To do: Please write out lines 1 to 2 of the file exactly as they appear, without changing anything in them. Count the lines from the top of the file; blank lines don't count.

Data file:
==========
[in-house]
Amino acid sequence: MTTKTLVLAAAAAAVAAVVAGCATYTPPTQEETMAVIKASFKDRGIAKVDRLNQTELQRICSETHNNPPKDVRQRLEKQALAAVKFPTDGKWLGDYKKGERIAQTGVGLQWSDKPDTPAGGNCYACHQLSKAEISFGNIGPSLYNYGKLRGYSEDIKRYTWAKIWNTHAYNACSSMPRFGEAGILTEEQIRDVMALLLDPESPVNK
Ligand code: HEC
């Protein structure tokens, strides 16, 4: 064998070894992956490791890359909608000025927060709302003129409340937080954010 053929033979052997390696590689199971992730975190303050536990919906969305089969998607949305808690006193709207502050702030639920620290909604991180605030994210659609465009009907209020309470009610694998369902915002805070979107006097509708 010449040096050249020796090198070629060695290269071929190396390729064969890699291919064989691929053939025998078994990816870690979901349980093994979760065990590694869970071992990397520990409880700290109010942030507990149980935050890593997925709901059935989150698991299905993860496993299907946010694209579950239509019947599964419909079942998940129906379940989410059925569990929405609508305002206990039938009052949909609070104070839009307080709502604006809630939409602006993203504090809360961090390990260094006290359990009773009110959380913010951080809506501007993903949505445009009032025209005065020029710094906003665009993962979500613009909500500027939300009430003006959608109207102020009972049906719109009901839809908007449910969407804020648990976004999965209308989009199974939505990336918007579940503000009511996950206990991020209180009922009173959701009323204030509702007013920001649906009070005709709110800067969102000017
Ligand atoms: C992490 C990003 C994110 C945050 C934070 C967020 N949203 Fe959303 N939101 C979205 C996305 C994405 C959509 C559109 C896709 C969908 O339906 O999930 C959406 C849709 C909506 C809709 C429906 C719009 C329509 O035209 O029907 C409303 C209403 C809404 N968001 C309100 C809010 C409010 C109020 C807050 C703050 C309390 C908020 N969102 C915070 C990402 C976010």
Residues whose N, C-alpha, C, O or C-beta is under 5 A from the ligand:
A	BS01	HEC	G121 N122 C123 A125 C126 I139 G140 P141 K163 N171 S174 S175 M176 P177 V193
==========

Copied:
[in-house]
Amino acid sequence: MTTKTLVLAAAAAAVAAVVAGCATYTPPTQEETMAVIKASFKDRGIAKVDRLNQTELQRICSETHNNPPKDVRQRLEKQALAAVKFPTDGKWLGDYKKGERIAQTGVGLQWSDKPDTPAGGNCYACHQLSKAEISFGNIGPSLYNYGKLRGYSEDIKRYTWAKIWNTHAYNACSSMPRFGEAGILTEEQIRDVMALLLDPESPVNK